Plus, a reader question about falling birth rates.

I’m Isaac Saul, and this is Tangle: an independent, nonpartisan, subscriber-supported politics newsletter that summarizes the best arguments from across the political spectrum on the news of the day — then “my take.”

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Today's read: 11 minutes.

Ohio Gov. Mike DeWine got into hot water with both sides after he vetoed legislation then signed an executive order. Plus, a question about falling birth rates.

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Quick hits.

  1. Secretary of State Antony Blinken is in Israel insisting a path to a Palestinian state be left open (The message). Separately, 300 people were arrested in New York after pro-Palestinian protesters blocked tunnels and bridges. (The arrests)
  2. Republican presidential primary candidate Vivek Ramaswamy has not qualified for CNN's Republican debate on January 10, won't be on the Illinois primary ballot, and has reportedly had several of his staffers seek jobs elsewhere. (The reports)
  3. Florida Republicans ousted state party chairman Christian Ziegler, who is facing allegations of rape. (The charges)
  4. Dr. Anthony Fauci is testifying behind closed doors today before a House committee on the pandemic response. (The testimony)
  5. United Airlines found loose bolts on several 737 MAX 9 airplanes, the same Boeing model grounded after a piece of fuselage blew off during an Alaska Airlines flight last week. (The discovery)

Shoutout to you and us.

In our 2023 Tangle survey, for the second year in a row the results showed what I imagine is the most diverse audience in political news. Roughly 41% self-identified as liberal or left of center, 31% self-identified conservative or right of center, and 28% self-identified as center or independent. I think it is a testament your open-mindedness that such a diverse group of politically minded people are all under one roof. Thank you for all your support.


Today's topic.

Gov. Mike DeWine and trans legislation. Just one week after vetoing a ban on gender-reassignment surgery, puberty blockers and hormone therapy for minors, Republican Ohio Gov. Mike DeWine issued an executive order that prohibits gender-transition surgeries for anyone under 18 at state hospitals or ambulatory clinics. Gov. DeWine also directed Ohio health agencies to propose rules that require a multidisciplinary team of medical professionals to be involved in prescribing puberty blockers or hormone therapy for minors.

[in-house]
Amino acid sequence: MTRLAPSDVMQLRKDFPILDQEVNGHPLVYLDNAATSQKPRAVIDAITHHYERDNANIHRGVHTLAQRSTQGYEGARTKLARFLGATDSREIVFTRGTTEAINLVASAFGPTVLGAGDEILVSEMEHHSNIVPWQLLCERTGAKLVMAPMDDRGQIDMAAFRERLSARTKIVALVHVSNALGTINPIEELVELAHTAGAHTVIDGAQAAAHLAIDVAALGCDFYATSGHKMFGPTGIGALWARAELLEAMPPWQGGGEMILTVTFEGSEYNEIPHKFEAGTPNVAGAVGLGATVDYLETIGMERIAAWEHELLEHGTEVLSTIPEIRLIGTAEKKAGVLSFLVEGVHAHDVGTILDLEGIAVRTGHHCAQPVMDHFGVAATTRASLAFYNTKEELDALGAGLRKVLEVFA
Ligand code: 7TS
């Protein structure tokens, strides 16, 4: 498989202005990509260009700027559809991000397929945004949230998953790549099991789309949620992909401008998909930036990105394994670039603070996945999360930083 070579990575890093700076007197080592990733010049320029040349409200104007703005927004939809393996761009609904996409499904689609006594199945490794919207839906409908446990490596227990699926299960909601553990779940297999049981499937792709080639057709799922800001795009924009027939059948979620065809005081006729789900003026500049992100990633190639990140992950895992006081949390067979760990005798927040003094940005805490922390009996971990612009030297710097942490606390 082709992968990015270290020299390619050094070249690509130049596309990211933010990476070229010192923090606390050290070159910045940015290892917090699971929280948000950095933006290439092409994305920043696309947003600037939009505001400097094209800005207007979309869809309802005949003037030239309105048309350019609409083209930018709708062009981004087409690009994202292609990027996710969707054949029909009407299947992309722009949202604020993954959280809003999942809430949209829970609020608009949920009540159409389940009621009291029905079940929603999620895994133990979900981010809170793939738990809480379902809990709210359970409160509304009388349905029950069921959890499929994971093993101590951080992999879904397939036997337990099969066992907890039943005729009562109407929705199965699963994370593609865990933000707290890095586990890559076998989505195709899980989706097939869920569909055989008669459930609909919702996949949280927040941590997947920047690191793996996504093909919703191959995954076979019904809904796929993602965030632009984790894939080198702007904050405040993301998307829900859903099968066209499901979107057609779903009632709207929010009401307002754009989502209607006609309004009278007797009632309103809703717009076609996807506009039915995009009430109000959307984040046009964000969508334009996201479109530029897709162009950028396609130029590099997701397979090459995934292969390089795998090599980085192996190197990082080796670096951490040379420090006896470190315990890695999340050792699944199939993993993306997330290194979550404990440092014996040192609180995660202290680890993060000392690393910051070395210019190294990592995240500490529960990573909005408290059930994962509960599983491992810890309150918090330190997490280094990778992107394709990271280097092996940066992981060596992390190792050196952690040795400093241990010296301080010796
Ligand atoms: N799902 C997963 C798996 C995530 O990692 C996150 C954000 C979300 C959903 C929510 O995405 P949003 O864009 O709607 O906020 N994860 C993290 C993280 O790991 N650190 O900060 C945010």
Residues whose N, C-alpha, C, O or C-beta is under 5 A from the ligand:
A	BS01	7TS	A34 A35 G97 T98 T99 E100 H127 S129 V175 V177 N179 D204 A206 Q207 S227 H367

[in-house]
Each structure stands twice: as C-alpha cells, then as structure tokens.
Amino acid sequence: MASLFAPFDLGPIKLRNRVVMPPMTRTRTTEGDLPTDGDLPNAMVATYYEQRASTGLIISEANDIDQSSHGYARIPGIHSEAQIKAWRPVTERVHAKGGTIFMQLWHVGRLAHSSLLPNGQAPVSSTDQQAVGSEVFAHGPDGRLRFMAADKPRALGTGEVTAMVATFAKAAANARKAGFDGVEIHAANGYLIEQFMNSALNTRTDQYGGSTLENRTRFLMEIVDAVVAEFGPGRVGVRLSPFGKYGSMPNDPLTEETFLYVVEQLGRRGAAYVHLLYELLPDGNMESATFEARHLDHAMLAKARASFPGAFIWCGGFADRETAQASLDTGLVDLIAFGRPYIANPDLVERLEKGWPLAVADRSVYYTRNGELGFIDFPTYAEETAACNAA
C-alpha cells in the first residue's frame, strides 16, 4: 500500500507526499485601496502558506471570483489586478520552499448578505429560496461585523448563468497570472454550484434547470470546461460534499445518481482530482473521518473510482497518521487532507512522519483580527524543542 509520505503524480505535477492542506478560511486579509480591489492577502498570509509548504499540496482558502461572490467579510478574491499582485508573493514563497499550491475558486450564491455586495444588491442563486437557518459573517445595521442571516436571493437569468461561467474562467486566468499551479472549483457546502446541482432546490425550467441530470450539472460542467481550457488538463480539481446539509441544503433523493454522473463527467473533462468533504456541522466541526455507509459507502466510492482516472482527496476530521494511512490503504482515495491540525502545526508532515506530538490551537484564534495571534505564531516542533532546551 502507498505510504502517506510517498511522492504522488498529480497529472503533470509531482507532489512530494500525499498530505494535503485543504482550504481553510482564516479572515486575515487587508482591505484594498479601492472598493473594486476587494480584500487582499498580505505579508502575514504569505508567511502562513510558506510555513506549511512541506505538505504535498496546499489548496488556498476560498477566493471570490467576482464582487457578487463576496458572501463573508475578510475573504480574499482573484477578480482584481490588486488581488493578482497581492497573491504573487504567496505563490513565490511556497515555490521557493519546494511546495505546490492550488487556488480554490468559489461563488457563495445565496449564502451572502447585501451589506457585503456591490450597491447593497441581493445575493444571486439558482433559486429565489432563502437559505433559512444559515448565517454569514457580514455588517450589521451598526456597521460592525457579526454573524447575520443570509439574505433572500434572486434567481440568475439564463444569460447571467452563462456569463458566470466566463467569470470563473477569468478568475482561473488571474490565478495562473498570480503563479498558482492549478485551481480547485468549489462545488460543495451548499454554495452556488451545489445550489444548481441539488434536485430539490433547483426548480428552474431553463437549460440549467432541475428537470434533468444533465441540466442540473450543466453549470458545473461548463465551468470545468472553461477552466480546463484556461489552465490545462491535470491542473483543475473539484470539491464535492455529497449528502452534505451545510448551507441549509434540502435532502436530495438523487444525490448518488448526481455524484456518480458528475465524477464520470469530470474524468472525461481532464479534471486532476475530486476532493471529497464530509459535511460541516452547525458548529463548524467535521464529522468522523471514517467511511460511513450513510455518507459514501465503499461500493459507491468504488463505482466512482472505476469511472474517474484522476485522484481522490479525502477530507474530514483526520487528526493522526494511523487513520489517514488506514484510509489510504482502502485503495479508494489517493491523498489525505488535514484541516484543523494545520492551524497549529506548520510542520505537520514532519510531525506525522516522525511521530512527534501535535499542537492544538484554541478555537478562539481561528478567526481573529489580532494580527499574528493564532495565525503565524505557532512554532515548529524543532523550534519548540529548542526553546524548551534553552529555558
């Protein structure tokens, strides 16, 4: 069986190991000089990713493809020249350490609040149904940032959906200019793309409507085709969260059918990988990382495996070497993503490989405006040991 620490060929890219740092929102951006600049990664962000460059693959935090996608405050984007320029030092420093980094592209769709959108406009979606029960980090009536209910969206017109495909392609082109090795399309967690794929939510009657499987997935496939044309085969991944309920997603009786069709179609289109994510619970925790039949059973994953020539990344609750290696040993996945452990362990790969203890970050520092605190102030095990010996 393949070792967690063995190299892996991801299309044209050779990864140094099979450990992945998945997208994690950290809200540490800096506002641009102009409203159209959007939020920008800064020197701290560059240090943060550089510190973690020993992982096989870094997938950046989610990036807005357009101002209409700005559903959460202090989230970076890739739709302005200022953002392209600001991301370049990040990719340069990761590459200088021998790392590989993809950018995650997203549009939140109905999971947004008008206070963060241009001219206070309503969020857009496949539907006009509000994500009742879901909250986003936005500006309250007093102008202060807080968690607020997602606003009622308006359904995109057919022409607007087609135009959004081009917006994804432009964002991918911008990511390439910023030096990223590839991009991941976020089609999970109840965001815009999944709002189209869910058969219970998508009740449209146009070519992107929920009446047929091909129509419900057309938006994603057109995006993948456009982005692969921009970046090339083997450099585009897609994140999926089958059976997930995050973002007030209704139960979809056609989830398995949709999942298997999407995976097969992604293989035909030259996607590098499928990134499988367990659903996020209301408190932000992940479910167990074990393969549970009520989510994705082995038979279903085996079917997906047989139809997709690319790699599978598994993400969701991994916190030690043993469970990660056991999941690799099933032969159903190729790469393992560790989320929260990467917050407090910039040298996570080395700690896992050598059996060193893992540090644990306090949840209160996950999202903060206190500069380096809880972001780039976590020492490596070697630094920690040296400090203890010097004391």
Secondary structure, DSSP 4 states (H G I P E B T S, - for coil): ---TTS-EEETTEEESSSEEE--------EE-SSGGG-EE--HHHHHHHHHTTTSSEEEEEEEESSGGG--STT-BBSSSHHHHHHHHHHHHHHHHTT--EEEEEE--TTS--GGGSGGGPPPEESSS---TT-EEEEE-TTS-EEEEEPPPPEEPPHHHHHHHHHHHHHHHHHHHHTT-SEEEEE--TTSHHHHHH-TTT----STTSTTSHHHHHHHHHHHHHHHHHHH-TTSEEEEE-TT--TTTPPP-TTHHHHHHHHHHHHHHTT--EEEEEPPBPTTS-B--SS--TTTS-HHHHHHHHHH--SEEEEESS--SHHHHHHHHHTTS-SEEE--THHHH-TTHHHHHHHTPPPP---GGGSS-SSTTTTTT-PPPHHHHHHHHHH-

Ohio's House of Representatives had previously passed HB68 (or, the SAFE Act), a bill that would have barred transgender minors from puberty blockers, hormone therapy or surgeries, and which DeWine vetoed. The bill also would have prohibited middle and high school trans students from participating in sports that matched their gender identity rather than their biological sex. DeWine’s surprise veto of the bill was an unusual example of a Republican governor rejecting such prohibitions. 

In the executive order, rather than ban the use of puberty blockers or hormone therapy outright, DeWine calls for a team of medical providers like bioethicists, endocrinologists, and mental health specialists to work together when prescribing care to transgender minors. The rules also mandate that patients give informed consent before treatment and after receiving information about risks, as well as undergo a period of psychological counseling before receiving hormone therapy. The order also requires parental consent for all treatments.

“An adult who goes in for this care will get this lead-up psychiatric care and the counseling that is absolutely the key, whether you’re dealing with an adult or whether you’re dealing with a child,” DeWine said. “The bill that I vetoed, that the legislature put forward, did not deal with that at all.”